This chart shows slower global growth is dragging down the 10-year Treasury yield
A creeping economic slowdown that has taken hold of Asia and Europe, is starting to command the attention of investors in U.S. government debt.
In the past few months, the 10-year Treasury yield’sTMUBMUSD10Y, -0.50% trajectory has followed the deterioration of data across the world’s leading economies, reversing the story for most of 2018 when U.S. investors shrugged off softer growth in the eurozone and China. Since November, the 10-year yield has fallen around 60 basis points to trade at 2.670%. Bond prices climb as yields fall.
The chart above shows that after Citi’s developed market economic surprises index started to tumble around September, the 10-year yield struggled to hold on to its year’s highs at around 3.20%, steadily falling in the past two months in line with the index’s decline. The index tracks how data across the world’s major economies such as Japan and Germany performed relative to analysts’ expectations, with a negative reading pointing to slower economic momentum.
Before November, the bond market had ignored the tide of weaker-than-expected data in developed markets as the U.S.’s robust economic momentum decoupled with the rest of the world, keeping the Federal Reserve on track to raise interest rates. The 10-year rate surged toward 3.00% in the first half of 2018 even as the Citi’s surprise index fell from a seven-year high of 50 to sub-zero levels.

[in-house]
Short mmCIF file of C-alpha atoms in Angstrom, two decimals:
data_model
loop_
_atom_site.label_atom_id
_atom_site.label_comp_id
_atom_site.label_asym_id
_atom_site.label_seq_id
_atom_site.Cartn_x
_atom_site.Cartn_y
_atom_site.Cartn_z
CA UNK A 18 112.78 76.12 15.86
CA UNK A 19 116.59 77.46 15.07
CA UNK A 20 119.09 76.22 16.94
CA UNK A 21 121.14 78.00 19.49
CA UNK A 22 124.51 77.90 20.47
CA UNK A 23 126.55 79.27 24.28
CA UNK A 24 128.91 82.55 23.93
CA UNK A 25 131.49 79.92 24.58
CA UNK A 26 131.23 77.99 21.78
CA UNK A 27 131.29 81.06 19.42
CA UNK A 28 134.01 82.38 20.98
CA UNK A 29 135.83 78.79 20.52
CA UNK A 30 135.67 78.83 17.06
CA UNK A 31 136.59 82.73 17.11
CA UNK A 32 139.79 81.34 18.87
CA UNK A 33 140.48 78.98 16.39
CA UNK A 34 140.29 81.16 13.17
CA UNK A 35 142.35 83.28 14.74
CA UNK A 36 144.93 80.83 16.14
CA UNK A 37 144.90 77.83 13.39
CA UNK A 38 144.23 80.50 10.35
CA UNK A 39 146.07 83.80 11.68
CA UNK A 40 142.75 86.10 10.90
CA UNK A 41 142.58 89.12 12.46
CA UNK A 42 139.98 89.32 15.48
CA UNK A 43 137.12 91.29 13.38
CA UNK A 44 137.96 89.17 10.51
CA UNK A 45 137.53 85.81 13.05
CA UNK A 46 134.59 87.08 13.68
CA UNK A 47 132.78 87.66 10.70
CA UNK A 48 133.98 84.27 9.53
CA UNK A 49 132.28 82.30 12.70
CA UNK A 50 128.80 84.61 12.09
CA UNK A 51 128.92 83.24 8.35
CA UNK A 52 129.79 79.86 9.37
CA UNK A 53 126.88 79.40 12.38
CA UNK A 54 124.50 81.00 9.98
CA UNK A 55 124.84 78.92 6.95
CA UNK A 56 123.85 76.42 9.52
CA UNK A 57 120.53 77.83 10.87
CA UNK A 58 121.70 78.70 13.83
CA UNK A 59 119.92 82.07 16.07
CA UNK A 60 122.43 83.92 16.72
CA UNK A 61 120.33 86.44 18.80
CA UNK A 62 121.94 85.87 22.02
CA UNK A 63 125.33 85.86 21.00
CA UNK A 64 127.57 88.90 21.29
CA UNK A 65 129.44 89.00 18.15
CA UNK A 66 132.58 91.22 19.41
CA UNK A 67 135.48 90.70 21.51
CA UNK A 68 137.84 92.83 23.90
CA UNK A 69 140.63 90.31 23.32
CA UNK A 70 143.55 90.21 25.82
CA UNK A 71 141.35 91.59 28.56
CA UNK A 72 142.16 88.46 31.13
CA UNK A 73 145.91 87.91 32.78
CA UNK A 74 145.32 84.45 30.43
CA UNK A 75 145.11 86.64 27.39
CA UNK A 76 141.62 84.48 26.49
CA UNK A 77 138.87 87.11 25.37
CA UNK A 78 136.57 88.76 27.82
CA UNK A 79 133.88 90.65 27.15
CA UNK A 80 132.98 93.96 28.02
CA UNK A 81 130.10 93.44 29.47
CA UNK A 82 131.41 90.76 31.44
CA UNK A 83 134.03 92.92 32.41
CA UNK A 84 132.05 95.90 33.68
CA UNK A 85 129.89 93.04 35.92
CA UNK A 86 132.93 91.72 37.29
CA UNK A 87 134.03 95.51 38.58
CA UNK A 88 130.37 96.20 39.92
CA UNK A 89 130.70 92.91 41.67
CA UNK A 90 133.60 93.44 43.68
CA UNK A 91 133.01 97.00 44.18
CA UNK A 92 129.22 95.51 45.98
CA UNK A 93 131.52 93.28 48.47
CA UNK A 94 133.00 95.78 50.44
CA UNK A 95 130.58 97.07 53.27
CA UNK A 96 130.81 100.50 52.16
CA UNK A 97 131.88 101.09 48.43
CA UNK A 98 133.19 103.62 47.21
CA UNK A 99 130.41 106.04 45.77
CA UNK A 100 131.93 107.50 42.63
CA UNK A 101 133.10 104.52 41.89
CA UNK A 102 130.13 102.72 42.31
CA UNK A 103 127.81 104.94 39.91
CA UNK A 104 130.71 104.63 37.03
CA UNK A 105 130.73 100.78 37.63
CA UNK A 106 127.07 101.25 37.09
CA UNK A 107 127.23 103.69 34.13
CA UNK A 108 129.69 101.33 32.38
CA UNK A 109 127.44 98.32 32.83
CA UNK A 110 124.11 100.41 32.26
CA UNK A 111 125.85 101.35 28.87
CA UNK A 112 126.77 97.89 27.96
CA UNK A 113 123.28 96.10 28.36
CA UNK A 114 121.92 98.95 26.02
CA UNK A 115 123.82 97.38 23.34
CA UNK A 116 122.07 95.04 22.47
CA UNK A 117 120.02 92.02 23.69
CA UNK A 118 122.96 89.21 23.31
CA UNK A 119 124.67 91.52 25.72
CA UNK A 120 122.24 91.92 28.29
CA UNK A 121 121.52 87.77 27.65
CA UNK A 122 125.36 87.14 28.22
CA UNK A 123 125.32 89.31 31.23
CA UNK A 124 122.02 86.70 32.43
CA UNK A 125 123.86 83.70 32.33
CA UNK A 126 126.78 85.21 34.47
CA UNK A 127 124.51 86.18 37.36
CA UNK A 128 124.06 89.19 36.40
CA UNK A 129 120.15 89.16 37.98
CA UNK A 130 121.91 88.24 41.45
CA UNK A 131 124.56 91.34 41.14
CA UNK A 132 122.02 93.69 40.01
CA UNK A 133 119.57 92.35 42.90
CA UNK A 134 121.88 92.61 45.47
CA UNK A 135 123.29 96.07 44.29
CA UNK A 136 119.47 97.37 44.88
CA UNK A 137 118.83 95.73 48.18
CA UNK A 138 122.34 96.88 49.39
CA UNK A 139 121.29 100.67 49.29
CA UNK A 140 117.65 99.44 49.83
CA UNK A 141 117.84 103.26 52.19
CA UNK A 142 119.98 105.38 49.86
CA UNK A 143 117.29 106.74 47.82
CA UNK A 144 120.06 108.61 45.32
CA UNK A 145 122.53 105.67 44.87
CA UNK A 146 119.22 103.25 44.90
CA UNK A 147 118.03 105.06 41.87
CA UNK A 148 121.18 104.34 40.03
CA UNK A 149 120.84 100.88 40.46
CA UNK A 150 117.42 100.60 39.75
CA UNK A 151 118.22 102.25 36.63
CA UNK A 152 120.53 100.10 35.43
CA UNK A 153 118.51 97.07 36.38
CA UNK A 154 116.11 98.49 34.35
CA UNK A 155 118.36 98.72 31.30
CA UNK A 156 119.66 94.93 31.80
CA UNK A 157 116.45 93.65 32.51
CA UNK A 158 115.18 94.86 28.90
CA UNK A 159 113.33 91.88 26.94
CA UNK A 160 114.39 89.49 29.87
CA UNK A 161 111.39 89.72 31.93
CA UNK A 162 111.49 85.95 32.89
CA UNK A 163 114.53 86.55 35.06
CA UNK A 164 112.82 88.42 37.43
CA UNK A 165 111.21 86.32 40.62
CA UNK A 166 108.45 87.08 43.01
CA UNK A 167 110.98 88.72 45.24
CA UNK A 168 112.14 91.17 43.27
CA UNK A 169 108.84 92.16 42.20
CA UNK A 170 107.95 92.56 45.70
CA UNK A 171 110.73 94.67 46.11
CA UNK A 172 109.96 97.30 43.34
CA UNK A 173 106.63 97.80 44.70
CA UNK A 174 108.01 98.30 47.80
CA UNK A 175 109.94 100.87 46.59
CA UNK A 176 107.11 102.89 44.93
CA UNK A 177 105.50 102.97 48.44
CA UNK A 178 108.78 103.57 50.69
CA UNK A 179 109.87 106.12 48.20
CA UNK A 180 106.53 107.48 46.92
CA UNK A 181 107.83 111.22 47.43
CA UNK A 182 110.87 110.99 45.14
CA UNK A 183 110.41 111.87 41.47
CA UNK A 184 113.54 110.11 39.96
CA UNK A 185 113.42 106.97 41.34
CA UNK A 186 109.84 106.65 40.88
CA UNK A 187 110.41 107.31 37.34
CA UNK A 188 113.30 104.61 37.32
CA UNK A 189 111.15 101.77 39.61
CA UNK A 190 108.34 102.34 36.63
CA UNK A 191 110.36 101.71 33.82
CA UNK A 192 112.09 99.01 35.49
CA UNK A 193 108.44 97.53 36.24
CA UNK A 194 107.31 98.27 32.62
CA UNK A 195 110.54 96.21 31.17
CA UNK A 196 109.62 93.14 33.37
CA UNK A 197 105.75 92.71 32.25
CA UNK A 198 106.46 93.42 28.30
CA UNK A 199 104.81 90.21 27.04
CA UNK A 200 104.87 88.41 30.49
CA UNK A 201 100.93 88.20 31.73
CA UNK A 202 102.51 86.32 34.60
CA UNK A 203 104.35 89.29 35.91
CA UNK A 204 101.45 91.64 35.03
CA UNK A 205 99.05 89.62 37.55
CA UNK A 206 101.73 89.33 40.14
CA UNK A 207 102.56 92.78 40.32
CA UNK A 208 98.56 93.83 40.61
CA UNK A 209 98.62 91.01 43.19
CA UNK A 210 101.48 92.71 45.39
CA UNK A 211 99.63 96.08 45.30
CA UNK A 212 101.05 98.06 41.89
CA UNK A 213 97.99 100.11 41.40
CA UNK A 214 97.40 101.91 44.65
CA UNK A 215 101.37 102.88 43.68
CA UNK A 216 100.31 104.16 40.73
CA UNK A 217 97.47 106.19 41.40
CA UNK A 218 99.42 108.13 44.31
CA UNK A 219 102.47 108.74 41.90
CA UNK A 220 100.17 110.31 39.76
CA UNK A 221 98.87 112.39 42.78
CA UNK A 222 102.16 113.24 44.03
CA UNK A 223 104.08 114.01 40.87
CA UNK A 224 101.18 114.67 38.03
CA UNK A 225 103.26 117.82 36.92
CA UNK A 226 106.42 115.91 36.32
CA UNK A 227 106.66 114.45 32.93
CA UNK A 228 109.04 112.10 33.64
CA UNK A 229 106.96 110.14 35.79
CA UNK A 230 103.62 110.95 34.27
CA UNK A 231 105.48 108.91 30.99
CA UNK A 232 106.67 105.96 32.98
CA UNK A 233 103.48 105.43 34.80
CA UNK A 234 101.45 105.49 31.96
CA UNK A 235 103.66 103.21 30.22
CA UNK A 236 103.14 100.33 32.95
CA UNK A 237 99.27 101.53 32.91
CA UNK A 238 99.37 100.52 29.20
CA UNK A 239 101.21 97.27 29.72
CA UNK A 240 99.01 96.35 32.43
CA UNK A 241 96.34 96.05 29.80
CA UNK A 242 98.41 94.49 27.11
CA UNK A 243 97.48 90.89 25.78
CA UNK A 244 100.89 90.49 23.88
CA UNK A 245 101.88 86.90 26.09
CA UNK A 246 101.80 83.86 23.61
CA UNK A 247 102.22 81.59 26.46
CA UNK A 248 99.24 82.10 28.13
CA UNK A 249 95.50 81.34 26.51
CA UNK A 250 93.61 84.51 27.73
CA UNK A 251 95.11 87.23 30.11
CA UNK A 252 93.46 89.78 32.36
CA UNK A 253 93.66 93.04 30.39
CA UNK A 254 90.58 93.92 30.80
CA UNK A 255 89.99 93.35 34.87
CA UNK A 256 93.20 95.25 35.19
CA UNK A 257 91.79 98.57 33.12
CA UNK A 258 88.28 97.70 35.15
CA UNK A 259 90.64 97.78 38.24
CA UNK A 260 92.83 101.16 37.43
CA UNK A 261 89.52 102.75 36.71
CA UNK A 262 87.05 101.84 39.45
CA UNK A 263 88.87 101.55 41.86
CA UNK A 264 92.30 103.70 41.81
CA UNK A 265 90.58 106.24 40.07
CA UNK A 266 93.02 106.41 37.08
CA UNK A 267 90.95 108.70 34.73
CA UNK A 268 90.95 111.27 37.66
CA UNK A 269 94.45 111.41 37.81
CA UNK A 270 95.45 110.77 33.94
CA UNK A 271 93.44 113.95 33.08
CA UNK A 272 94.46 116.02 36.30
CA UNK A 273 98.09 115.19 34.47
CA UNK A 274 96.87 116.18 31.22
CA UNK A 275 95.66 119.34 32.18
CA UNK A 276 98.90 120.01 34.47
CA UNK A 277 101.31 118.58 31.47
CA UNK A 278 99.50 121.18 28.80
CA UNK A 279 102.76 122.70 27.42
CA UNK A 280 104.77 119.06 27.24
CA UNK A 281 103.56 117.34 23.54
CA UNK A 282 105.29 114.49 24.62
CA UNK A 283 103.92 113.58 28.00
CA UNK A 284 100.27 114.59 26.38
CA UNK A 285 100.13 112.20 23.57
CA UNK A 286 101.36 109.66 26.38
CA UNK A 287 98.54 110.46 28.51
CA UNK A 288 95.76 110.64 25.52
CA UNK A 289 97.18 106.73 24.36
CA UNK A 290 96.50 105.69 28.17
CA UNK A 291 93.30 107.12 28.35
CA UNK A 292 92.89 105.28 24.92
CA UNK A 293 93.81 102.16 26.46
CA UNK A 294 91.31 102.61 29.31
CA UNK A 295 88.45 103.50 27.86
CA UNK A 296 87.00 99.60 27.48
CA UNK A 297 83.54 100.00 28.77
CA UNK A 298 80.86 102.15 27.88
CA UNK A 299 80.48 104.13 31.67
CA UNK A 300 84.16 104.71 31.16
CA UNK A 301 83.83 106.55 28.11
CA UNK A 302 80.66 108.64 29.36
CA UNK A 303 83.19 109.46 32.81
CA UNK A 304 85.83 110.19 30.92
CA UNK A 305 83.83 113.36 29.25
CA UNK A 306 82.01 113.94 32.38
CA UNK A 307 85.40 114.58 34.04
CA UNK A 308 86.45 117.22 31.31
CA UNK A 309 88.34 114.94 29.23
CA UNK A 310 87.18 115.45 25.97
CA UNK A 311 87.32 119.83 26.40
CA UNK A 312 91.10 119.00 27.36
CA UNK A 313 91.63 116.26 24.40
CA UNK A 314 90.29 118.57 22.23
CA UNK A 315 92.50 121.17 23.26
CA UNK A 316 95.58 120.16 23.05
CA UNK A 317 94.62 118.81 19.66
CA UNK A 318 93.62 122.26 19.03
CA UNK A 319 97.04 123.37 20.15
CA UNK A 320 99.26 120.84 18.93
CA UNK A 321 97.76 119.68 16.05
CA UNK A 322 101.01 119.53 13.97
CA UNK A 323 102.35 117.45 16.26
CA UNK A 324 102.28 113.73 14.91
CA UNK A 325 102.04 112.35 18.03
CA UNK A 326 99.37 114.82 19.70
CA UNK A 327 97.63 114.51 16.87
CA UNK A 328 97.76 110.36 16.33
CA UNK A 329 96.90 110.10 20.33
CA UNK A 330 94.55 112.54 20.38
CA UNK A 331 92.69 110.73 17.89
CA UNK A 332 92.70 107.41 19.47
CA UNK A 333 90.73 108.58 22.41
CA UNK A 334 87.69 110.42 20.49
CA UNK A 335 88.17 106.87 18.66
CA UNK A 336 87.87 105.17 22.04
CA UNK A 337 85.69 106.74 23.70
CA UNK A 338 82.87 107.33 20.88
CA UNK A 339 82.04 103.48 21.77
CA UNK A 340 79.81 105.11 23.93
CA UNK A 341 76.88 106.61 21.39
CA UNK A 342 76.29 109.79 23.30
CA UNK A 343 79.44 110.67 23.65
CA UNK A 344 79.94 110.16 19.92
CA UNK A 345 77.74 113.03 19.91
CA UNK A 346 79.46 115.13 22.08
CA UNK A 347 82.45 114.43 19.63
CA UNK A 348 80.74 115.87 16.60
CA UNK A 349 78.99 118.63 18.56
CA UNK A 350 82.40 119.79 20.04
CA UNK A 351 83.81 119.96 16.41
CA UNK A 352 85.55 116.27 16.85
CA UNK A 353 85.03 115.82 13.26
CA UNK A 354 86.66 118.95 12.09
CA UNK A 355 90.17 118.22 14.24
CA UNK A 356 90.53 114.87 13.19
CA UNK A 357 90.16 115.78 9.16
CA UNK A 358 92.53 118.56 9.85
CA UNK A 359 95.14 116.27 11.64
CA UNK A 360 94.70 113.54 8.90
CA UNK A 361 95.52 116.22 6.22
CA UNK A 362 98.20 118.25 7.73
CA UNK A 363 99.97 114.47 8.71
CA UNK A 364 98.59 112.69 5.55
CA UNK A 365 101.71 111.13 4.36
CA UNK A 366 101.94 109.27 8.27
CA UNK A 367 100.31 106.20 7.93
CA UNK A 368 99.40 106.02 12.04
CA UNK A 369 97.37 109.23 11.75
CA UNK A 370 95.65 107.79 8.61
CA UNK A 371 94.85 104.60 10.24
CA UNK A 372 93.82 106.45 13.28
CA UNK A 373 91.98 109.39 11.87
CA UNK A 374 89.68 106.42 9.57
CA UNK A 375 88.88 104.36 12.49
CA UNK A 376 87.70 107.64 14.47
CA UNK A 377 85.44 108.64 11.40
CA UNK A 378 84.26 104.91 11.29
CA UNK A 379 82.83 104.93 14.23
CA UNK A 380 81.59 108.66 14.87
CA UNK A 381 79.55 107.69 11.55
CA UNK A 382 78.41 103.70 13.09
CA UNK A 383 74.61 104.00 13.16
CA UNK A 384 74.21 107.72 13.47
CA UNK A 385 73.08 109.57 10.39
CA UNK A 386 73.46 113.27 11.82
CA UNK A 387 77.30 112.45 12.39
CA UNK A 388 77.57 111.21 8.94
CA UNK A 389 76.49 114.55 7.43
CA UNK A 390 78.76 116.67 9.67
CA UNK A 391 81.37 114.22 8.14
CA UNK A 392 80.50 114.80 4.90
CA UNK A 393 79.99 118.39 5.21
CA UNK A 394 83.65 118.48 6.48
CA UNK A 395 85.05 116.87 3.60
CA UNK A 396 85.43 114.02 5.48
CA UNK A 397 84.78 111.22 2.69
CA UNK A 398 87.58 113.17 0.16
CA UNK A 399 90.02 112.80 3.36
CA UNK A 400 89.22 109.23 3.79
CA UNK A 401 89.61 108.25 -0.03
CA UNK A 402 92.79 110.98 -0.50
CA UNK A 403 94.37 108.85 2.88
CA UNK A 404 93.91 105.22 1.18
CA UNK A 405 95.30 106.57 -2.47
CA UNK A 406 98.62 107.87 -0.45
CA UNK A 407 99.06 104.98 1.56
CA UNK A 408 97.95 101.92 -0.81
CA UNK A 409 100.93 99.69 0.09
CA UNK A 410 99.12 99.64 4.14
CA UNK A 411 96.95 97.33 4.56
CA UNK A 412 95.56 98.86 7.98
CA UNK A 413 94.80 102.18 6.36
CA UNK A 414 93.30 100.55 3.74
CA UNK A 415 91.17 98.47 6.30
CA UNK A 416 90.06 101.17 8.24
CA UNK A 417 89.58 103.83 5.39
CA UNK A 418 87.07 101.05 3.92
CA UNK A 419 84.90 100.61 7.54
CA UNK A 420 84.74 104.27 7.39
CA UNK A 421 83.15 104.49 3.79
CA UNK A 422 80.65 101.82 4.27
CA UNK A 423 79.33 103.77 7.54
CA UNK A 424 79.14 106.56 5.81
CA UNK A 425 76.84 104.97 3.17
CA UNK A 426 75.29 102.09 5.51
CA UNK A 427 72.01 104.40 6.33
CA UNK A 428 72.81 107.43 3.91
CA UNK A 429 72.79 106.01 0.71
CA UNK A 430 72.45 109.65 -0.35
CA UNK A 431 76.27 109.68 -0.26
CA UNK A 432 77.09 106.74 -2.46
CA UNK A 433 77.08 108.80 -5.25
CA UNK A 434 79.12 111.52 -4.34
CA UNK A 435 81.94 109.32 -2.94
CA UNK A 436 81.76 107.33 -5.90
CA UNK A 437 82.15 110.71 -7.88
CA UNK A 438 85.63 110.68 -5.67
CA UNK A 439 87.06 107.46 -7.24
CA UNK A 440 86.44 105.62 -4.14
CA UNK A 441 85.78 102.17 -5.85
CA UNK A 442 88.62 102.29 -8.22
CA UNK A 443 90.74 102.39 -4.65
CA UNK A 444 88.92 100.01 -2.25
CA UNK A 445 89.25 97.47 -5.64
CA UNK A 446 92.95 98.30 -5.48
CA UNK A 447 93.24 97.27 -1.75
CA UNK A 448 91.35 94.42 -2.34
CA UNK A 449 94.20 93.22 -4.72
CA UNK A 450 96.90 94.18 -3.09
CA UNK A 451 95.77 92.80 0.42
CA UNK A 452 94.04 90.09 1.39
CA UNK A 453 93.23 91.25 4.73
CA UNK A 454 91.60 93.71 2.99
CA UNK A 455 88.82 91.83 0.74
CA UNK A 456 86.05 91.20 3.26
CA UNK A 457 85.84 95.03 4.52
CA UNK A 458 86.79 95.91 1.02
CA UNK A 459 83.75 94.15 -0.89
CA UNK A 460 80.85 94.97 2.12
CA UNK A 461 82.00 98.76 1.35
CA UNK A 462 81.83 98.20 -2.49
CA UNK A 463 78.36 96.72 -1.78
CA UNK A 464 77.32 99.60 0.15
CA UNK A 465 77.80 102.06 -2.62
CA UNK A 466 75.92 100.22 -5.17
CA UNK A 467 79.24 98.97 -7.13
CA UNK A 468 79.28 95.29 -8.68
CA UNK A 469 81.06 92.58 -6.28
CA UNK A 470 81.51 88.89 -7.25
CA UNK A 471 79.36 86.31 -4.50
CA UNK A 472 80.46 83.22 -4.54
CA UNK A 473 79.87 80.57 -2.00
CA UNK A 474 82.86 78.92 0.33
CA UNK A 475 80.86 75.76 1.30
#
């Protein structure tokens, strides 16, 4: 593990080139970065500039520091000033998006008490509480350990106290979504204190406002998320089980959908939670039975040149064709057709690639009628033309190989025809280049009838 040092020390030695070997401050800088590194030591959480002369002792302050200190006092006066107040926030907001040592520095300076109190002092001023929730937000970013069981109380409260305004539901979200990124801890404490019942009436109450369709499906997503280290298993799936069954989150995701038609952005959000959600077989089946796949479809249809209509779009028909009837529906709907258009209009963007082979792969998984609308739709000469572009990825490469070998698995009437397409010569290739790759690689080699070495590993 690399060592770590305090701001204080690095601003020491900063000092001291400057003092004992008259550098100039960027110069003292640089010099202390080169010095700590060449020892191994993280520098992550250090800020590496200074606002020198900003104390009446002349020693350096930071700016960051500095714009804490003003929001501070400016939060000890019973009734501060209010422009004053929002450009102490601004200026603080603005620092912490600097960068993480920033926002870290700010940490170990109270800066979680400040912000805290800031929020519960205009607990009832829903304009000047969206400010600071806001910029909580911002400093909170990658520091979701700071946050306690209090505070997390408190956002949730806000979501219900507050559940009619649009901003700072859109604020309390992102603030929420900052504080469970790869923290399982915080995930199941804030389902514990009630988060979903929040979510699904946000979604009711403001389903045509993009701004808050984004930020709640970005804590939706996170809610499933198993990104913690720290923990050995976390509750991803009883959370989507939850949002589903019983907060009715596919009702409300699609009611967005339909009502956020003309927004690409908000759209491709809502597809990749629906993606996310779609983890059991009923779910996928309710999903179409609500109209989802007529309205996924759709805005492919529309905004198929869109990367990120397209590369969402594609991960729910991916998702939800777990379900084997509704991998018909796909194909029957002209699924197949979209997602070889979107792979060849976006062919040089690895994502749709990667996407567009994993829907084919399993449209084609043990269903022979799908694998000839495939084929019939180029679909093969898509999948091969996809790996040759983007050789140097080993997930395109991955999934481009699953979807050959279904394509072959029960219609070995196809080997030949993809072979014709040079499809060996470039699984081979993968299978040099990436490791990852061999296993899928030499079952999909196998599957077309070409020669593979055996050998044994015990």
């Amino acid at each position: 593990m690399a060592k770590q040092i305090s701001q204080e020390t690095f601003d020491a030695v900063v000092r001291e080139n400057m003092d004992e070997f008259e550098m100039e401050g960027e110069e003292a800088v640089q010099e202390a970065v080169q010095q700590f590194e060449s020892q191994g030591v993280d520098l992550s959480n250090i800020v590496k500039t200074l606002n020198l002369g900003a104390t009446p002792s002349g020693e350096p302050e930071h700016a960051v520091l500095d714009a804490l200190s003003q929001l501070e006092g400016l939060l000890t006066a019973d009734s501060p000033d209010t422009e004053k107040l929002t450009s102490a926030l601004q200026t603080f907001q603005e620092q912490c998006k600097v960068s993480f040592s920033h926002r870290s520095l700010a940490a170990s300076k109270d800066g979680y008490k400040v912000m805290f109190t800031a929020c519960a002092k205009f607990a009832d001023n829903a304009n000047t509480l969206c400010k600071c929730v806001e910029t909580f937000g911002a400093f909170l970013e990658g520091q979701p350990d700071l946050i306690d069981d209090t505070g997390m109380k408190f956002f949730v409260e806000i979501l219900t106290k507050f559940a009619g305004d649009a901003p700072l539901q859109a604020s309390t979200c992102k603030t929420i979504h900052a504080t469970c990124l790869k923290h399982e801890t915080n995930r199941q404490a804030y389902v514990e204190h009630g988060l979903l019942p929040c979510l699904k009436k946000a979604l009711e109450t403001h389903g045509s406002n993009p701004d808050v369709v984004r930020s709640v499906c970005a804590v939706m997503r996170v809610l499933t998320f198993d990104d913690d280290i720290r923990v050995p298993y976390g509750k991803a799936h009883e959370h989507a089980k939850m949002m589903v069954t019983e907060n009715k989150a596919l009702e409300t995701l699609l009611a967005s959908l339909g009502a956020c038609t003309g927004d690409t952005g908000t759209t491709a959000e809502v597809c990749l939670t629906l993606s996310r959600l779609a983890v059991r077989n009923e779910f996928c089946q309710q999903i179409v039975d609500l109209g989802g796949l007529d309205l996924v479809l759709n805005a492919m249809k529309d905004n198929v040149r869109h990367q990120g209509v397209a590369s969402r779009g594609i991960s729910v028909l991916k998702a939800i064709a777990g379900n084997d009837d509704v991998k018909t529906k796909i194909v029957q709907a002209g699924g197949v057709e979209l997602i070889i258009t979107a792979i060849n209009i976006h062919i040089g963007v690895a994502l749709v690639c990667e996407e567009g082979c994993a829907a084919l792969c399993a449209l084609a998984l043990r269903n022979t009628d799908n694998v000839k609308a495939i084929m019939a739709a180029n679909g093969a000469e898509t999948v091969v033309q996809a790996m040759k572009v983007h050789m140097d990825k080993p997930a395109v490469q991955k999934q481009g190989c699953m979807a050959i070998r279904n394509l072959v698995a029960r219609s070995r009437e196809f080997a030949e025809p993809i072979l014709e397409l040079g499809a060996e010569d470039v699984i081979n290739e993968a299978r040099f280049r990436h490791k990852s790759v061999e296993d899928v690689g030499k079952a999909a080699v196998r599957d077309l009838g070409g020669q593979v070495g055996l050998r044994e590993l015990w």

Yet with the Fed’s willingness to raise rates in 2019 coming into question in the past few months, cooling global growth is back on the agenda of bond investors who would have given it short shrift when Treasury yields were near multiyear peaks and the S&P 500SPX, +0.26% stood at all-time highs in October.
Throughout last year, Fed Chairman Jerome Powell highlighted global economic headwinds as a risk to the central bank’s policy outlook. But calls for the central bank to slow down its hiking path started to gain fresh impetus after financial conditions shrunk on the back of tighter credit spreads and lower stock prices.
“Powell will struggle to continue hiking rates given the response of risk-assets and the realities of a slowing global economy,” wrote Ian Lyngen, head of U.S. rates strategy at BMO Capital Markets.
The sensitivity of the Treasurys market to global economic data asserted itself on Wednesday when a raft of soft numbers from purchasing managers’ index in Europe and China triggered a stock market selloff in Asia, sending prices for safe havens like U.S. government paper higher.
See: Data showing Chinese manufacturing cooling put Asia stock markets in early hole for 2019
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